Abraham and I first met back in 2000 during my first trip to Kerala.9 At the time, he was nearing the end of his bachelor’s degree program in literature at Mahatma Gandhi University, in Kottayam. The twentyone-year-old introduced himself as an aspiring journalist and filmmaker. Over time, we would come to share our ongoing projects with each other—Abraham, his short stories and paintings, and I, my budding research ideas and charcoal drawings. Abraham grew up in a modest Latin Catholic home located several miles outside Kollam, an hour’s train ride north of Thiruvananthapuram. His father was an agricultural laborer, and his mother was a cleaner at a local hospital; Abraham was the eldest of three children. The two of us would remain in touch as Abraham graduated and moved to the capital city in search of work. Sporadic e-mails sent from Internet cafés reported that he was moving along in a string of temporary jobs, most of them freelance writing and photography gigs with small leftist newspapers and magazines. I wouldn’t see him again until 2005. Abraham was living in a small rented house in Chackai, on the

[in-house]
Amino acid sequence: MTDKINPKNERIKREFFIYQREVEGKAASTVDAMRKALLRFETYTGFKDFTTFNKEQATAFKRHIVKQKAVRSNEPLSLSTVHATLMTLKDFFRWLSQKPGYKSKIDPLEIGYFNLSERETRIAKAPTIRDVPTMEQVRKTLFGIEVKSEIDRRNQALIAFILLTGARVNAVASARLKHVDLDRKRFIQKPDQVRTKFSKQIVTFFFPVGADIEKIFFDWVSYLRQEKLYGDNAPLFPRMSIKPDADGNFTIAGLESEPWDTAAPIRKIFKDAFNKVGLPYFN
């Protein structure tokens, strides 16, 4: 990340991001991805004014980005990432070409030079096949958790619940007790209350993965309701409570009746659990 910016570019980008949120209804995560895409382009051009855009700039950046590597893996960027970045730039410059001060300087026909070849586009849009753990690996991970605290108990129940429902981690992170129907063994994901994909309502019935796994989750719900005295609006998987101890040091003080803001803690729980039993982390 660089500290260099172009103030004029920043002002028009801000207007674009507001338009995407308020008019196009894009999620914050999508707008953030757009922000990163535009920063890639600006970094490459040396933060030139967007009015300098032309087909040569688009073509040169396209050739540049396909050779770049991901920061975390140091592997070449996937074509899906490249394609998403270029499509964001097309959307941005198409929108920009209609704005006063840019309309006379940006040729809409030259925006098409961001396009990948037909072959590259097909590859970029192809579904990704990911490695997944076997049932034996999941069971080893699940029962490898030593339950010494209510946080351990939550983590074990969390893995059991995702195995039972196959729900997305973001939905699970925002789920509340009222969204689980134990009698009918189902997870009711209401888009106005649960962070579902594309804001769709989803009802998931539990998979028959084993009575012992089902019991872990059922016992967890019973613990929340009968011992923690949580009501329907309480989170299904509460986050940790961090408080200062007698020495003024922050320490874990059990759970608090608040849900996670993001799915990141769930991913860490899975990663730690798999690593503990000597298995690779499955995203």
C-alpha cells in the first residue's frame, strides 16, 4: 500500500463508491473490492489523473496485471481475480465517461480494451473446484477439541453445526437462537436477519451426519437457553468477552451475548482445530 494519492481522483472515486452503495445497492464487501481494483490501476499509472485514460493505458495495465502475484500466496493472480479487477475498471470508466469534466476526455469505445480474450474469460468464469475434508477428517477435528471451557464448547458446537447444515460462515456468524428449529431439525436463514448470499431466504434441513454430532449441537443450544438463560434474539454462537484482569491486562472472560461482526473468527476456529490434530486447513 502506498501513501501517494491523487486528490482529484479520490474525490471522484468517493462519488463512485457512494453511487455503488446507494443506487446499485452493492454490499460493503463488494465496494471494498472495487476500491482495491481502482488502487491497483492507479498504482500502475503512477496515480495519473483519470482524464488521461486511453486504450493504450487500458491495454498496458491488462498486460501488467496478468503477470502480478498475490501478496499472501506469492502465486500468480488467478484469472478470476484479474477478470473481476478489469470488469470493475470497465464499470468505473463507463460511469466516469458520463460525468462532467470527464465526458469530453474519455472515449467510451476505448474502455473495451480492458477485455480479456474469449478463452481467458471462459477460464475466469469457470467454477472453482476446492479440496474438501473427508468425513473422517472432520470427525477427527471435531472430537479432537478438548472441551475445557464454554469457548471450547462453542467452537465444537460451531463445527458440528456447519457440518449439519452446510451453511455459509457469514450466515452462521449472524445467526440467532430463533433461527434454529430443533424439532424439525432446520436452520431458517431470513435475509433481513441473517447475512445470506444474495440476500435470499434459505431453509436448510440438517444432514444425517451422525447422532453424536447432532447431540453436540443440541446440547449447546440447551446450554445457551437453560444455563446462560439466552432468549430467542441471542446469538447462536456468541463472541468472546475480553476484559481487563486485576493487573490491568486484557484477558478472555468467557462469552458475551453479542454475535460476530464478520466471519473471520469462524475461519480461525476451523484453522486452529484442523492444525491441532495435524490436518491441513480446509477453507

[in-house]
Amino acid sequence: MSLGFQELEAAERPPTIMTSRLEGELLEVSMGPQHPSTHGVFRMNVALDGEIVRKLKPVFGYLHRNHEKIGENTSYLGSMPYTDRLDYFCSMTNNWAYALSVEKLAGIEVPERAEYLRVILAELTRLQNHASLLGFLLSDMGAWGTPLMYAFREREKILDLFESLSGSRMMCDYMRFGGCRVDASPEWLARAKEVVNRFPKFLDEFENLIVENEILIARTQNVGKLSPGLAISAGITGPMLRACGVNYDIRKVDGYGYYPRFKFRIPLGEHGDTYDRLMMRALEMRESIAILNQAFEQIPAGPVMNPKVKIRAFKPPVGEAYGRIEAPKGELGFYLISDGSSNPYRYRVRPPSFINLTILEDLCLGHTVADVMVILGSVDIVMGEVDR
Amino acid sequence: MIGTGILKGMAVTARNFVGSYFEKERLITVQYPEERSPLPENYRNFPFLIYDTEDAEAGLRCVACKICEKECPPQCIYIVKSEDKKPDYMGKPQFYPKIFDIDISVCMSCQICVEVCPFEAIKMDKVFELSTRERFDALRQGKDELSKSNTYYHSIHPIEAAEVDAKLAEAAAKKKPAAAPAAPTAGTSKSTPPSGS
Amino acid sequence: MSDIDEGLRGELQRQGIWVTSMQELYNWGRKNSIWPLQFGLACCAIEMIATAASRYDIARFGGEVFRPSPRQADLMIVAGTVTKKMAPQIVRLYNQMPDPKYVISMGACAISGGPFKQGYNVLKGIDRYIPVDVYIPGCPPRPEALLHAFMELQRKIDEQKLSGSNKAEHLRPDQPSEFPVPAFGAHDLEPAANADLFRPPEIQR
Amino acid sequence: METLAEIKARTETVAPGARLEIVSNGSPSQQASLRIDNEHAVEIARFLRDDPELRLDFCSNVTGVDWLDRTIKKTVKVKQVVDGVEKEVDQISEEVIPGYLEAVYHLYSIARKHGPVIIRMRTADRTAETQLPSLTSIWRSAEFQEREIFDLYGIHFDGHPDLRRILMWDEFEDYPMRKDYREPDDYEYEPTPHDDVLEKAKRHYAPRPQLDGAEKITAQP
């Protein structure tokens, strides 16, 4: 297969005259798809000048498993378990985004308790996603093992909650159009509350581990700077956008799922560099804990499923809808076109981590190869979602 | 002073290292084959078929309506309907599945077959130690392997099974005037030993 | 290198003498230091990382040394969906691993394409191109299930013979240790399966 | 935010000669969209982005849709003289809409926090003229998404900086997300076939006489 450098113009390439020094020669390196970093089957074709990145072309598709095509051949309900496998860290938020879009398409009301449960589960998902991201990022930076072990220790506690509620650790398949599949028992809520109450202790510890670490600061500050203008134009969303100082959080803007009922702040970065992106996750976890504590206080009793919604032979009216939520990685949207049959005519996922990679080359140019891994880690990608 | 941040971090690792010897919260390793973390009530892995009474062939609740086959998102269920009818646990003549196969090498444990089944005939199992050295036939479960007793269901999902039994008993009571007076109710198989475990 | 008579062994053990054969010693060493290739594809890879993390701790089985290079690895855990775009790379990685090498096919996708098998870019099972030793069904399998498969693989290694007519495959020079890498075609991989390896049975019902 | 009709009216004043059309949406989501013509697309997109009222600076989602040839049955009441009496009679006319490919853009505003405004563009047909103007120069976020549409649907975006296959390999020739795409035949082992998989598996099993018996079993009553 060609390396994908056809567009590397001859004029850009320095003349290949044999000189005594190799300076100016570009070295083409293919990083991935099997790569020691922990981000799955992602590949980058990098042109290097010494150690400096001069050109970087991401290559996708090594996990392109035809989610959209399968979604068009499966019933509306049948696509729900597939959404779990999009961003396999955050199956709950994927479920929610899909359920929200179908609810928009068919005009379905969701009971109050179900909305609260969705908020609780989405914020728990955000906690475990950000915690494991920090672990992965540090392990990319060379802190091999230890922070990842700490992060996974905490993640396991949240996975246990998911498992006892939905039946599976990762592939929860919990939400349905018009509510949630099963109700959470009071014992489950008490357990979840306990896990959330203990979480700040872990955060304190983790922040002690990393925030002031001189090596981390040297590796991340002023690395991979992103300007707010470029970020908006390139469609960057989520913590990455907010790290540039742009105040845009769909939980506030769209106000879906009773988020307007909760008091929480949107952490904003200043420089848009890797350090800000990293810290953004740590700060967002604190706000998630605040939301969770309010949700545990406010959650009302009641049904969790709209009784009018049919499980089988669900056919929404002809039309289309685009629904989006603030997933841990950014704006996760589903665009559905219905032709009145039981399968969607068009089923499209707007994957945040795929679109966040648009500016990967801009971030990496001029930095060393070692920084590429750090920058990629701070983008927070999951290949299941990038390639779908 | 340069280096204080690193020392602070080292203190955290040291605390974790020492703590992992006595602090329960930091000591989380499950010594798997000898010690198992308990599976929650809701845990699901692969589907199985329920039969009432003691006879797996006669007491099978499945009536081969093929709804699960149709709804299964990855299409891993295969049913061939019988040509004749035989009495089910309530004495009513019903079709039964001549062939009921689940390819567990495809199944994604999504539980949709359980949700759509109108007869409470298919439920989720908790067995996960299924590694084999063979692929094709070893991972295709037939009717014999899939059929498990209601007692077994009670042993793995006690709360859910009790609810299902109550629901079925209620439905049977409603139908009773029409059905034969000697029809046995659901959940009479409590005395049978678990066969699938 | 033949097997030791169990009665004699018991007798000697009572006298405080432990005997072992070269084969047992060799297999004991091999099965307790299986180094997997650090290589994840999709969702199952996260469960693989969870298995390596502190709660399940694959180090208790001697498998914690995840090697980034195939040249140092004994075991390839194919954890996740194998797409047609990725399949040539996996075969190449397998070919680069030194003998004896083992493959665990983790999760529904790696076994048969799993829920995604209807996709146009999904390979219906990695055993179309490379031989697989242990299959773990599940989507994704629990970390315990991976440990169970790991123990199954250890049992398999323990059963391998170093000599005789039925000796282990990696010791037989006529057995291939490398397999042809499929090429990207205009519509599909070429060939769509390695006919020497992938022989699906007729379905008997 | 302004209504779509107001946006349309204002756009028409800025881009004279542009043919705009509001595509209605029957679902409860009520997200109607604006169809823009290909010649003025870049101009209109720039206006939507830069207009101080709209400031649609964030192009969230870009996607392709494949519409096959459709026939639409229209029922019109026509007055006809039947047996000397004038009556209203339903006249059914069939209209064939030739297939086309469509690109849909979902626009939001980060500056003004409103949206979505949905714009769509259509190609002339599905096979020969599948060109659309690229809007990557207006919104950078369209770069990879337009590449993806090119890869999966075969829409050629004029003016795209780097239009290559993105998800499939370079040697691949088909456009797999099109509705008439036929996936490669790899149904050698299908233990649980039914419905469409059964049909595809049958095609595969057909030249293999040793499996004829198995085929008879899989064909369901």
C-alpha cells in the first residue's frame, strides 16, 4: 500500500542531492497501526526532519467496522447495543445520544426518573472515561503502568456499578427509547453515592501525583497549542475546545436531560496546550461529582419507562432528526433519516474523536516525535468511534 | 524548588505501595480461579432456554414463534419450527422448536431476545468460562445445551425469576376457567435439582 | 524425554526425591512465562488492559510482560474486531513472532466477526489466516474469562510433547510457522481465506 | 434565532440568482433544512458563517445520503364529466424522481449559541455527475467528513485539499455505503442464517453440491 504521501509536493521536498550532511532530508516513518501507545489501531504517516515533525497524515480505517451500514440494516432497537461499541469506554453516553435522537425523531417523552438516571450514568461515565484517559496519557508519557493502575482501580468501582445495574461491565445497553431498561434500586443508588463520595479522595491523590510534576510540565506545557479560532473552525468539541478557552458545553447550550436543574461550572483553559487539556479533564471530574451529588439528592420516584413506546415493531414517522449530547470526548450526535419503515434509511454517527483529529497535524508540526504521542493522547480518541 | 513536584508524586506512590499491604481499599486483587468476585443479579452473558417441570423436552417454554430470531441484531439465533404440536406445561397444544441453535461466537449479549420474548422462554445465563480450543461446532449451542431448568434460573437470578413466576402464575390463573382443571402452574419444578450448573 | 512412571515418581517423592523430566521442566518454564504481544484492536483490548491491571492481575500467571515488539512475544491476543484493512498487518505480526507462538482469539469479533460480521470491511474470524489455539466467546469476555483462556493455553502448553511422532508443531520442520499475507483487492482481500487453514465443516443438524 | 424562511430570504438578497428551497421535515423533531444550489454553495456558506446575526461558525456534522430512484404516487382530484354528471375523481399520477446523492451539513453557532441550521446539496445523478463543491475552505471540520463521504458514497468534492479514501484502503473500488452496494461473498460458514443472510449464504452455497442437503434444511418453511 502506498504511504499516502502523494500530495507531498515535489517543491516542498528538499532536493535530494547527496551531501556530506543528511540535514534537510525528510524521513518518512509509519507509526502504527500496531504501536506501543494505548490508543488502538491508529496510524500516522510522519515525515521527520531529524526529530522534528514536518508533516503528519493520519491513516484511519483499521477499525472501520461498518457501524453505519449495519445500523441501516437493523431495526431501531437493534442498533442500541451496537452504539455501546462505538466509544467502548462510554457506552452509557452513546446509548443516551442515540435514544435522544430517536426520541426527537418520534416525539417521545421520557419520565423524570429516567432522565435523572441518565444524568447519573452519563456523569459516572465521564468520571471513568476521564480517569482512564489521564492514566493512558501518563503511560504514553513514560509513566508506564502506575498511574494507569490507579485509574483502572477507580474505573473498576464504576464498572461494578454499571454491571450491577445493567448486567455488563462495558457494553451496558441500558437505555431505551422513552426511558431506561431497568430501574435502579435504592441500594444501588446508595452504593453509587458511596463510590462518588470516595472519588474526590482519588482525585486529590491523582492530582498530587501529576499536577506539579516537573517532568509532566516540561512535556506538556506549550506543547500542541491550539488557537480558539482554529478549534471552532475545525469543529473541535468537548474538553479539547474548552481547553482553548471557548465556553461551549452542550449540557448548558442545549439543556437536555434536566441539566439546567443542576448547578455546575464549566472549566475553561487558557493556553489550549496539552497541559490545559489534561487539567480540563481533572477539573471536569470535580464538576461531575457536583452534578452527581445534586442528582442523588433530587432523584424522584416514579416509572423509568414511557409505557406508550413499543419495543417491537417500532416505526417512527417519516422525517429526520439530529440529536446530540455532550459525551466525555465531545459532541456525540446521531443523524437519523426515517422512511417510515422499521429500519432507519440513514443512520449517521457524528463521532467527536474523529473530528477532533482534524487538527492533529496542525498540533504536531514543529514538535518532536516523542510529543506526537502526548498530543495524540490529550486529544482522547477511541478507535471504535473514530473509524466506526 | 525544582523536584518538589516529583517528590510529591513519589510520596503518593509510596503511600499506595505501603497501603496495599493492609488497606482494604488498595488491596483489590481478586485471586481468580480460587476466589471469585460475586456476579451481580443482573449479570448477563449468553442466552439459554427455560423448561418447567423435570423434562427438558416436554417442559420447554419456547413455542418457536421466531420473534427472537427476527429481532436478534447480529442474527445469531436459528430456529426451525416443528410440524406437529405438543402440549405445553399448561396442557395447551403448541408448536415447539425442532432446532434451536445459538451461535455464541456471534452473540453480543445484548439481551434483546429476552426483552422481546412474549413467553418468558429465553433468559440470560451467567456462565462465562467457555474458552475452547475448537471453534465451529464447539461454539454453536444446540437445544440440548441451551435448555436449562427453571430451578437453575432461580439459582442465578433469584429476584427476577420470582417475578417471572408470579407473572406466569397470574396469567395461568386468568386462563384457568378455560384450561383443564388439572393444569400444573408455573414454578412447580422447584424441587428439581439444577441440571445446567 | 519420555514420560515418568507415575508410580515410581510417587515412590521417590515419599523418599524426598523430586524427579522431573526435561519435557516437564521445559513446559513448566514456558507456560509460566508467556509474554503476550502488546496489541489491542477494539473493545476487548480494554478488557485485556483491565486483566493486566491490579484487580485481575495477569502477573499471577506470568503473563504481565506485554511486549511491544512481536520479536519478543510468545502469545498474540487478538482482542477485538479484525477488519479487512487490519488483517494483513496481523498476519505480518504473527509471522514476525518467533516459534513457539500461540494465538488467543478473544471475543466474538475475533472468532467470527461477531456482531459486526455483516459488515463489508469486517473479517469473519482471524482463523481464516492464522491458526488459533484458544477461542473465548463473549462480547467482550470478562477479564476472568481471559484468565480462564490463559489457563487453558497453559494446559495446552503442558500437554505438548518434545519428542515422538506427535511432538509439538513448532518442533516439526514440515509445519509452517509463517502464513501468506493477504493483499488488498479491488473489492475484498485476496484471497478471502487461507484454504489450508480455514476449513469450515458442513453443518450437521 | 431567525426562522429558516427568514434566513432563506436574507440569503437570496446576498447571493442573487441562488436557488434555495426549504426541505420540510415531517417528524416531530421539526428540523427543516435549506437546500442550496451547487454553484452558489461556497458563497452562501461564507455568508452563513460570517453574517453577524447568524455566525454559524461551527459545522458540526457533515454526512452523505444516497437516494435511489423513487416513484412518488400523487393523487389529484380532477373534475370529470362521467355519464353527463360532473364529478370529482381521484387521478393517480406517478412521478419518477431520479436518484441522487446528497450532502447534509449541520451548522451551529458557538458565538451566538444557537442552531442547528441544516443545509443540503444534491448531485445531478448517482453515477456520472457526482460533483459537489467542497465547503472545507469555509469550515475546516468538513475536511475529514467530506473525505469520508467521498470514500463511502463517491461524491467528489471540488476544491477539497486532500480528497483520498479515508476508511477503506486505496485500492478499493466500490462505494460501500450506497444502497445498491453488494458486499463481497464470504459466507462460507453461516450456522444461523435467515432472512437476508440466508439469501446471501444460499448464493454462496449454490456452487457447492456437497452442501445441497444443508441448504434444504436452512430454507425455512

Anywhere but Here

| 137